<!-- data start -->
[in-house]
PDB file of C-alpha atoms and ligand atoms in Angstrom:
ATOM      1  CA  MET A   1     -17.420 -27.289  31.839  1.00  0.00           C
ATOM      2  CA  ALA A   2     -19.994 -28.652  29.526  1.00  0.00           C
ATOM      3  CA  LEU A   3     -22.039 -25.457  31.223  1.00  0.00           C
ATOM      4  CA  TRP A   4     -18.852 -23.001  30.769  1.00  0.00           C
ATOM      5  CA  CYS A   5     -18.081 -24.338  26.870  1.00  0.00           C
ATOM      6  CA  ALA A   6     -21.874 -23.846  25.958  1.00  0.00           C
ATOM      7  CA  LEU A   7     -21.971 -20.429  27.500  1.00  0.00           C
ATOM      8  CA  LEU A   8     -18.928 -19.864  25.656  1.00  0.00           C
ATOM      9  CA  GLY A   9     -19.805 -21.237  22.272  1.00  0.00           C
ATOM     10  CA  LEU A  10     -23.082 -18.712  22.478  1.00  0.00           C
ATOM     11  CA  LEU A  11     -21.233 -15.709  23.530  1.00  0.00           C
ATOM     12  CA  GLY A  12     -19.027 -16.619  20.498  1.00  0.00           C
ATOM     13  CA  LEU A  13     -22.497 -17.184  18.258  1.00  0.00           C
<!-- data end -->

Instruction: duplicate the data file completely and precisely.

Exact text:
[in-house]
PDB file of C-alpha atoms and ligand atoms in Angstrom:
ATOM      1  CA  MET A   1     -17.420 -27.289  31.839  1.00  0.00           C
ATOM      2  CA  ALA A   2     -19.994 -28.652  29.526  1.00  0.00           C
ATOM      3  CA  LEU A   3     -22.039 -25.457  31.223  1.00  0.00           C
ATOM      4  CA  TRP A   4     -18.852 -23.001  30.769  1.00  0.00           C
ATOM      5  CA  CYS A   5     -18.081 -24.338  26.870  1.00  0.00           C
ATOM      6  CA  ALA A   6     -21.874 -23.846  25.958  1.00  0.00           C
ATOM      7  CA  LEU A   7     -21.971 -20.429  27.500  1.00  0.00           C
ATOM      8  CA  LEU A   8     -18.928 -19.864  25.656  1.00  0.00           C
ATOM      9  CA  GLY A   9     -19.805 -21.237  22.272  1.00  0.00           C
ATOM     10  CA  LEU A  10     -23.082 -18.712  22.478  1.00  0.00           C
ATOM     11  CA  LEU A  11     -21.233 -15.709  23.530  1.00  0.00           C
ATOM     12  CA  GLY A  12     -19.027 -16.619  20.498  1.00  0.00           C
ATOM     13  CA  LEU A  13     -22.497 -17.184  18.258  1.00  0.00           C